As you may know, I had my second child in early 2021. After that experience, I felt the need to share my thoughts on what it means to be a woman, a pregnant woman, and a mother in our profession. Because we all know this field has been historically guided by older white males… so what is it like being the opposite of that?
If you’re a woman reading this and you’ve ever wondered about what it’s like to get pregnant, become a mom, and work in this profession, I want to share some thoughts on how you can start a family while still maintaining your career.
And if you’re a guy, a partner to a woman, or someone who never plans to get pregnant, I think it might help you to read this, in case you ever come across a pregnant professional or working mom in your career. (You will.)
Tips for Being a Successful Working Parent
Since I’ve started working as a CFP®, I’ve learned a lot. Since I’ve become a mother while owning my own firm, I’ve learned even more.
I’ve learned about how to structure my days around my family. I’ve learned how to build a business that reflects my priorities (there is even a nursery in my practice). And I have also learned without a shadow of a doubt that women and mothers offer all-new insights and approaches to clients’ financial planning needs.
Here are the lessons I’ve learned from my first maternity leave, and from the last couple of years as a working mom:
1. Be creative with your time, energy, and other resources
This is why I brought a nursery into my practice — because, with my husband working with me, I knew it would be the most convenient place for all of us. Your plan may look different, but the key is to figure out what will work best for you and your family.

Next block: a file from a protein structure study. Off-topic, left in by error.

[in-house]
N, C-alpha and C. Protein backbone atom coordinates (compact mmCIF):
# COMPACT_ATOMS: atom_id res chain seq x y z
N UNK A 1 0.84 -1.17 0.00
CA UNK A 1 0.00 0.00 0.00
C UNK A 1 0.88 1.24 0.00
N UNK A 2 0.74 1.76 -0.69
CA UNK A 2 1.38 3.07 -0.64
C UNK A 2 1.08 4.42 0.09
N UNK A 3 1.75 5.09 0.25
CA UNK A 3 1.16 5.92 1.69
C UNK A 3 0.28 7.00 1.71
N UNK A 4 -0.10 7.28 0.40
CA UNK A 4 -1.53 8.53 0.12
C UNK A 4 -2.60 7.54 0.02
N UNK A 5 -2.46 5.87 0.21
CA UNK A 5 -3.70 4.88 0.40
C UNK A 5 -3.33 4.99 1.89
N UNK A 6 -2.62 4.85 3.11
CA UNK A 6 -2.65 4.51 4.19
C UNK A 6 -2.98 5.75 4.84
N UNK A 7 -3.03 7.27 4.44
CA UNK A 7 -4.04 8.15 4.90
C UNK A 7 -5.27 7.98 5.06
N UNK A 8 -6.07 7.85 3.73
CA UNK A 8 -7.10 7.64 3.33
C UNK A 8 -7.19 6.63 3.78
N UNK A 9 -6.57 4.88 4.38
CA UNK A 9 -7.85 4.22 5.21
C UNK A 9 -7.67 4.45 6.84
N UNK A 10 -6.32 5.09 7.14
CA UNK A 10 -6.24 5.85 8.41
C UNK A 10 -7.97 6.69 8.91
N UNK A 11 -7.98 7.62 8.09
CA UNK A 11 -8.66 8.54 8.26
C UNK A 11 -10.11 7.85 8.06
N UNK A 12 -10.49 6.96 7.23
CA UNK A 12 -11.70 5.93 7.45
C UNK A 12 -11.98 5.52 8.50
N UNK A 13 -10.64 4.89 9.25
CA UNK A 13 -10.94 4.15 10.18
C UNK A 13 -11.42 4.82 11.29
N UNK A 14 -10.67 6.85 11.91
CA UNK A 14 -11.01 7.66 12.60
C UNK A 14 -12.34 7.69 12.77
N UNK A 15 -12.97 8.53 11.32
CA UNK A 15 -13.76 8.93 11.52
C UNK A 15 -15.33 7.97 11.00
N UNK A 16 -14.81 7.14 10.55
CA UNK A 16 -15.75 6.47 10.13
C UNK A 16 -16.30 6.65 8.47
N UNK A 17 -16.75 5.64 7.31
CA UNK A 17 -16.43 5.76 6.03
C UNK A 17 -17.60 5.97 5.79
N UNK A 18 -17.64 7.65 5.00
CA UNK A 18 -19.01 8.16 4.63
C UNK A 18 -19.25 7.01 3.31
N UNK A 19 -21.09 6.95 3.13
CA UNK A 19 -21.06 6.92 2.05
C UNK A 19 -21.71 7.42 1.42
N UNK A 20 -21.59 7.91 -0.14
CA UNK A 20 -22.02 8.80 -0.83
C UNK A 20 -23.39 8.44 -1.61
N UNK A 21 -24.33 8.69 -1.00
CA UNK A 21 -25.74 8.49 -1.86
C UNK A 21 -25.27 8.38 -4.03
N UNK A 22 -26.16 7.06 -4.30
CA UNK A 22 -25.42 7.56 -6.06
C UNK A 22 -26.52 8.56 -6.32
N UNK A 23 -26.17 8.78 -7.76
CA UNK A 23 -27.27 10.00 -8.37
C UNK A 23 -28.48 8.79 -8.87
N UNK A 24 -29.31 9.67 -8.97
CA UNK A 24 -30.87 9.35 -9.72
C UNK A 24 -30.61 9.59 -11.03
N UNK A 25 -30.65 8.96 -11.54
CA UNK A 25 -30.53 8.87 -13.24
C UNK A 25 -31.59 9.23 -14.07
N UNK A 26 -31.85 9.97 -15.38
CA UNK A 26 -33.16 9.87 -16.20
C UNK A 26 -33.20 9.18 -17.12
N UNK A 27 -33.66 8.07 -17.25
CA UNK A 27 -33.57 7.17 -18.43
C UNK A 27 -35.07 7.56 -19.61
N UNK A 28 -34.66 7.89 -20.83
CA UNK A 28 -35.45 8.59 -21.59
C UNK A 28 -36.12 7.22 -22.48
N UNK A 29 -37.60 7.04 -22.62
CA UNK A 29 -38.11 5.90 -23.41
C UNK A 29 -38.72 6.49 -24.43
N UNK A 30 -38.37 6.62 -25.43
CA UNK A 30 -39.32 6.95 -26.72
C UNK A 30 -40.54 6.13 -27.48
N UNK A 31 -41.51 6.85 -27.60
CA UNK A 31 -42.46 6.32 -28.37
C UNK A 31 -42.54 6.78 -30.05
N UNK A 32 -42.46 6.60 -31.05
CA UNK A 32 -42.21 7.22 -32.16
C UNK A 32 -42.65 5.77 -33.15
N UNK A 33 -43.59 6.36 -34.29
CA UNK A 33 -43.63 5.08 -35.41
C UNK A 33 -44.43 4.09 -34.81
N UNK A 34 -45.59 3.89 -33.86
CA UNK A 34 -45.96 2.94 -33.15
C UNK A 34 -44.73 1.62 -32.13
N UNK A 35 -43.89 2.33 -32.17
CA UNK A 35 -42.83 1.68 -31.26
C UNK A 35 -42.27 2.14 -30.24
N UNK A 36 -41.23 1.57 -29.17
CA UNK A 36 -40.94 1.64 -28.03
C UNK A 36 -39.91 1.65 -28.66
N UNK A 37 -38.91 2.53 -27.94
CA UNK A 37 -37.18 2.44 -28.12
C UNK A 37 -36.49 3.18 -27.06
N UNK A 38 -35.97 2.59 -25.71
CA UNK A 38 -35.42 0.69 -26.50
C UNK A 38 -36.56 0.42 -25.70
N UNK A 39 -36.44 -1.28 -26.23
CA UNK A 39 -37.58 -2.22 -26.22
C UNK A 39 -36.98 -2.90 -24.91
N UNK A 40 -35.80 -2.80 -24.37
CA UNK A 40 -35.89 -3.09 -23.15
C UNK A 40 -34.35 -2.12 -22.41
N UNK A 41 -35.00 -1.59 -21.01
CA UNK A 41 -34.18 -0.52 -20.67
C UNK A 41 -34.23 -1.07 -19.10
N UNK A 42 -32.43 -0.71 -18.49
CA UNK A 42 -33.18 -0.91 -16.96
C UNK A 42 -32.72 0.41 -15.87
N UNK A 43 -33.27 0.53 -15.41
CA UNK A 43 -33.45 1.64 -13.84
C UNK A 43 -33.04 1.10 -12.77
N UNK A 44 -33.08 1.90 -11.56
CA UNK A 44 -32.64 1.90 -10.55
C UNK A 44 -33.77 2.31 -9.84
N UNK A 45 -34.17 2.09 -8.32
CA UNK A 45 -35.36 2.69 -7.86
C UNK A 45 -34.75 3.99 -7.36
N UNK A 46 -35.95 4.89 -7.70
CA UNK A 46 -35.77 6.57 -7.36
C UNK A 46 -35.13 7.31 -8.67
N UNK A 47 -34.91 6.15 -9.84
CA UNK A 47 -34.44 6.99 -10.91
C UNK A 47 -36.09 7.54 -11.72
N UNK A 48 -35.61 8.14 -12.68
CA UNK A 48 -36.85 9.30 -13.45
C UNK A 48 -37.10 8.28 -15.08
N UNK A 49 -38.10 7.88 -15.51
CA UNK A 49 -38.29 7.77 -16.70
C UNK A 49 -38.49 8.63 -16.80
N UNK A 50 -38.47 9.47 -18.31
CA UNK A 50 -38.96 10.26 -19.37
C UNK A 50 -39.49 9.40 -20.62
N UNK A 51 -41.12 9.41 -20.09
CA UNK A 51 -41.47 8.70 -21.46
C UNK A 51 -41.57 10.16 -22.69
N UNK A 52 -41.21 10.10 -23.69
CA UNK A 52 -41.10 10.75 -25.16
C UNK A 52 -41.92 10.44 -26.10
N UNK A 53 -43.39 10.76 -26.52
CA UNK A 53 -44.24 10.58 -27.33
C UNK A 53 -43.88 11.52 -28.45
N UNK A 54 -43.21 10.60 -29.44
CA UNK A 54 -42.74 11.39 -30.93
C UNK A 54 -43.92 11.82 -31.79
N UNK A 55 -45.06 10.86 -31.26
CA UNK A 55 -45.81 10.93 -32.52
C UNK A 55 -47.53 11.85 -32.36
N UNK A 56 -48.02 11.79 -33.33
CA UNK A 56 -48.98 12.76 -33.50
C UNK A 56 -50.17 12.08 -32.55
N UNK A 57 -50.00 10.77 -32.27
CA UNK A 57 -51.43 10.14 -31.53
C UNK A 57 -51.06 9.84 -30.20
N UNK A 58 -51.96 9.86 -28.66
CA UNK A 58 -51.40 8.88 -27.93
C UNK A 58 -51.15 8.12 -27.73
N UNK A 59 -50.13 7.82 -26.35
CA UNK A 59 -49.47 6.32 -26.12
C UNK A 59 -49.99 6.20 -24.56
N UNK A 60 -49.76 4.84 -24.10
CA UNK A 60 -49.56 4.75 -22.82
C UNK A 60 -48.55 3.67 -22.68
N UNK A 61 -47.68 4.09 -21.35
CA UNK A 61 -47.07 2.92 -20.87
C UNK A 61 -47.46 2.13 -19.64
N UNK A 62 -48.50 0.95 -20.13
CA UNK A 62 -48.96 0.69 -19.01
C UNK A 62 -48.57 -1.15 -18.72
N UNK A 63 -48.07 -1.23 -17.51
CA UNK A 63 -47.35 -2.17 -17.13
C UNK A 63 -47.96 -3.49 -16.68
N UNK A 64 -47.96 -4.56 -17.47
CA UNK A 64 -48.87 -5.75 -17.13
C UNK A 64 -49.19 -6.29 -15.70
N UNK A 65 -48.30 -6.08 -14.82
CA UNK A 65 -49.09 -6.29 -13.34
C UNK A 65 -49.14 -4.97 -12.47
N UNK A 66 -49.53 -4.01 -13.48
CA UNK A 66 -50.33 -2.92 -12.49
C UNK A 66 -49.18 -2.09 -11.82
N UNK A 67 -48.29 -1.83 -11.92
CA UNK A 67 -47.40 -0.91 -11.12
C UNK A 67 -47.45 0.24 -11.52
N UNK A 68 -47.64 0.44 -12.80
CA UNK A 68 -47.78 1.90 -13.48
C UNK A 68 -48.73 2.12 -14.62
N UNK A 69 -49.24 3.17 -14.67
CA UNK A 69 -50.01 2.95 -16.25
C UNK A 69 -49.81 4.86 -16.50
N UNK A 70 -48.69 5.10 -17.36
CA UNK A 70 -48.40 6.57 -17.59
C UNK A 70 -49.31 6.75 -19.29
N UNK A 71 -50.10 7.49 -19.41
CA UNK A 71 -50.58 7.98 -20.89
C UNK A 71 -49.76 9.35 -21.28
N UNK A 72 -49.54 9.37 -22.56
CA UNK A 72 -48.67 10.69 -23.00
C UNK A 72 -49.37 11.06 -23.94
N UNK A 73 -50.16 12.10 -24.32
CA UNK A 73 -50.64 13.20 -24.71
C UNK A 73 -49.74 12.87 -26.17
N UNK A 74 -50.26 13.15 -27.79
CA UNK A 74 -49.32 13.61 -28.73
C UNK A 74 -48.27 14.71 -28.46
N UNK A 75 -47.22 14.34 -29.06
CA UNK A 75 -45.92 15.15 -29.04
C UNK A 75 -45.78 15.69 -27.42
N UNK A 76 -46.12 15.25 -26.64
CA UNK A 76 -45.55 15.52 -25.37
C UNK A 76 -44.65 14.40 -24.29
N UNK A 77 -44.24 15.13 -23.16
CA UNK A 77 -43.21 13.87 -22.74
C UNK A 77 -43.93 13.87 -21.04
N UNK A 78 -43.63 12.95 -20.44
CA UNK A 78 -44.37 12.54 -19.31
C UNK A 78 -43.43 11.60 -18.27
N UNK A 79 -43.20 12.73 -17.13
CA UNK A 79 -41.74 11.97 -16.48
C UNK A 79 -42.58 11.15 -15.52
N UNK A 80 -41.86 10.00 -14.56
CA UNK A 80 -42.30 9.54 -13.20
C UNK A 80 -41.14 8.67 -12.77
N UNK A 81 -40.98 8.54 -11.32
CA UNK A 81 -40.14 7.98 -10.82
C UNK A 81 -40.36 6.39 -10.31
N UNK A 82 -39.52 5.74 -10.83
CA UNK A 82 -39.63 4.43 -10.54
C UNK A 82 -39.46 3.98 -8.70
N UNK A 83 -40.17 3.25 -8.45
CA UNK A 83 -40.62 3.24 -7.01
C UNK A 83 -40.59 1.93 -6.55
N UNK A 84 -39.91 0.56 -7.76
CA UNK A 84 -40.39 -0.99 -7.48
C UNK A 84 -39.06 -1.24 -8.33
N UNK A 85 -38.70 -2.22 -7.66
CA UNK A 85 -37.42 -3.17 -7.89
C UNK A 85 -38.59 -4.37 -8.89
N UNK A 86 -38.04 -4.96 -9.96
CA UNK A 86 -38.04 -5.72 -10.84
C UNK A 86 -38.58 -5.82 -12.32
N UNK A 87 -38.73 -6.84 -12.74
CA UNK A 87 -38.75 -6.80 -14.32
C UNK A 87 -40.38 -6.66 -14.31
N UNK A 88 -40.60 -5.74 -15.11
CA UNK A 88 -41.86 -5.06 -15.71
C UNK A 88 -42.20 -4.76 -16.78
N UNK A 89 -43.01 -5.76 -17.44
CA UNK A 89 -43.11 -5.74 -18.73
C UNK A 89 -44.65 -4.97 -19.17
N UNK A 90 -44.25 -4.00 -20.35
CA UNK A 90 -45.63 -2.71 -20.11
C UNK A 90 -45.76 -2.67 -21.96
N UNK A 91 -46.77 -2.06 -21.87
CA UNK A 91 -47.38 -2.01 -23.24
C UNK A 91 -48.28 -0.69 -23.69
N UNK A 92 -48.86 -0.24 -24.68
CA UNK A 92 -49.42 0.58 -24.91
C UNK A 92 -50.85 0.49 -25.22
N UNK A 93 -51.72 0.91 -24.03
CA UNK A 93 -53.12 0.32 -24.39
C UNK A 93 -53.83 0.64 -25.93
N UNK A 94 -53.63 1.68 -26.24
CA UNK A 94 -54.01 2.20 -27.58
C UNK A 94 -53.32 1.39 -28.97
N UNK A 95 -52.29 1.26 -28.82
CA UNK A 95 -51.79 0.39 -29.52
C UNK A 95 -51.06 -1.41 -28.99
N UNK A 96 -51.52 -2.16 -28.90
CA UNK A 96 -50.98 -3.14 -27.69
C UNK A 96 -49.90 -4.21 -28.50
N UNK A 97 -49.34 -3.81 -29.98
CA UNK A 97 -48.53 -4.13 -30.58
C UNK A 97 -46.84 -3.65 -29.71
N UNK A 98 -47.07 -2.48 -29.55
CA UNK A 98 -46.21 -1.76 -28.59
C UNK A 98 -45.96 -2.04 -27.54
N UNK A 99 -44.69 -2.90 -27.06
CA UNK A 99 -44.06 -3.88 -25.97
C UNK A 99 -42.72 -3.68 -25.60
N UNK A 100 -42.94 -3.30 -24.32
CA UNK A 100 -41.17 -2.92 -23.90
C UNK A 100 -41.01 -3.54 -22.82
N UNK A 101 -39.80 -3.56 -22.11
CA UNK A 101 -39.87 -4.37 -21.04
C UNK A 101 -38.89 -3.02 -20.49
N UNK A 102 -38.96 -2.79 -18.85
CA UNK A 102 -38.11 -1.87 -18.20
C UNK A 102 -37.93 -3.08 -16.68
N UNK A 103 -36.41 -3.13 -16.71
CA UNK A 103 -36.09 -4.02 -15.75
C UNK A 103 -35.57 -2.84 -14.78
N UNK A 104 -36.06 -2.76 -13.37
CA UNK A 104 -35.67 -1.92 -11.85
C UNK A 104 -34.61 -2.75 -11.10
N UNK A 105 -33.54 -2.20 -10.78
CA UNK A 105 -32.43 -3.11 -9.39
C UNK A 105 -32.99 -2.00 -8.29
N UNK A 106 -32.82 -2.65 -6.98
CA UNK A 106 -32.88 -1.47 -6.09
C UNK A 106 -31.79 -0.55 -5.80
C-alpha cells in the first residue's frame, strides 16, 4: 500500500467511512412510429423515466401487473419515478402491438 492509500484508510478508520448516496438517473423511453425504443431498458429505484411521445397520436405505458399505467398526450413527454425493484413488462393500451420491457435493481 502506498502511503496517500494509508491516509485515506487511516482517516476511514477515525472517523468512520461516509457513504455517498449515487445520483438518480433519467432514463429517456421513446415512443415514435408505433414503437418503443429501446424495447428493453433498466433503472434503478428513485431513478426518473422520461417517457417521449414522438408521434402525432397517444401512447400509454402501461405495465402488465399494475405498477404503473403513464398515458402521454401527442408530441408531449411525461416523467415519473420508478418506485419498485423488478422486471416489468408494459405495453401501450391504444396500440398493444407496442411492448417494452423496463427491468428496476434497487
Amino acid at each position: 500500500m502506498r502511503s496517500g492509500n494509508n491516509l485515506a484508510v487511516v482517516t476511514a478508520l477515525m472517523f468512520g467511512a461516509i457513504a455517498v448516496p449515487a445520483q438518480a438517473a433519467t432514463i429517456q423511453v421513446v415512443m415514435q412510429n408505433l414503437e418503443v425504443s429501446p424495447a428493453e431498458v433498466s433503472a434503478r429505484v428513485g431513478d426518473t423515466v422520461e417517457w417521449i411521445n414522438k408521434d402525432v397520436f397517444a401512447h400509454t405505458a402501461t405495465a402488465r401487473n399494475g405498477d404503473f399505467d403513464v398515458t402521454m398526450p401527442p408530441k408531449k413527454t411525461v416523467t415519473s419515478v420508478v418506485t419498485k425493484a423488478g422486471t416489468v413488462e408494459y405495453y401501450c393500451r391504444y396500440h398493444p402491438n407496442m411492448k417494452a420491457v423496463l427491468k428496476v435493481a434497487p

Don’t be afraid to think outside the box. With the recent shift toward remote work, you may have the flexibility to work from home a few days a week or even full time.
2. Embrace maternity leave and have a flexible return date
I originally planned to take time off, and I had set up my practice to run without me in the interim. I had multiple plans in the event that something changed with my ability to return to work, and I made sure that my clients were taken care of. But I didn’t have a solid return date. I let myself organically shift back into that space, and I didn’t put pressure on myself because I did have those multiple contingencies.
I know that this can be complicated for some, especially if you have to find daycare, recover from a complicated birth, etc. The biggest advice I have is to be realistic with your timelines, and to give yourself time to ease back into it if possible.
3. Give your clients the benefit of the doubt
The first time I got pregnant, I dreaded telling clients. I thought some would be frustrated, and maybe even leave. None of that happened, and they were very supportive. If you’re worried about your firm or clients reacting poorly, the best advice I can give is… Assume the best. People may surprise you.
4. Don’t forget the big picture
You can plan all you want, but that baby will have plans of its own. You can also plan for contingencies that may never happen, or worry about things that are no longer a concern as soon as you see the baby. The second I saw my daughter Alice, my worries started melting away. I knew we’d figure it out. (Even though I had spent literally months trying to plan for every detail and worrying about it.)
Of course, these tips are based on my experience. None of this is a hard-and-fast rule about how to start your family. I simply want to share my experience, in the hopes that it helps you find out how to creatively approach your own needs.
I should also note that it took me 10+ years to get to this point; it’s not like I knew how to do this when I first started, and I didn’t really know what to do until I had a baby in my arms!
How Do You Balance Your Family and Your Career?
I know that my story is my story, but sometimes it helps to just know that someone has successfully navigated this profession with a baby in tow. If you’re thinking about starting a family, or already have and feel like nobody really “gets it,” I’d love to hear from you. Share your story, questions, or advice in the comments below.
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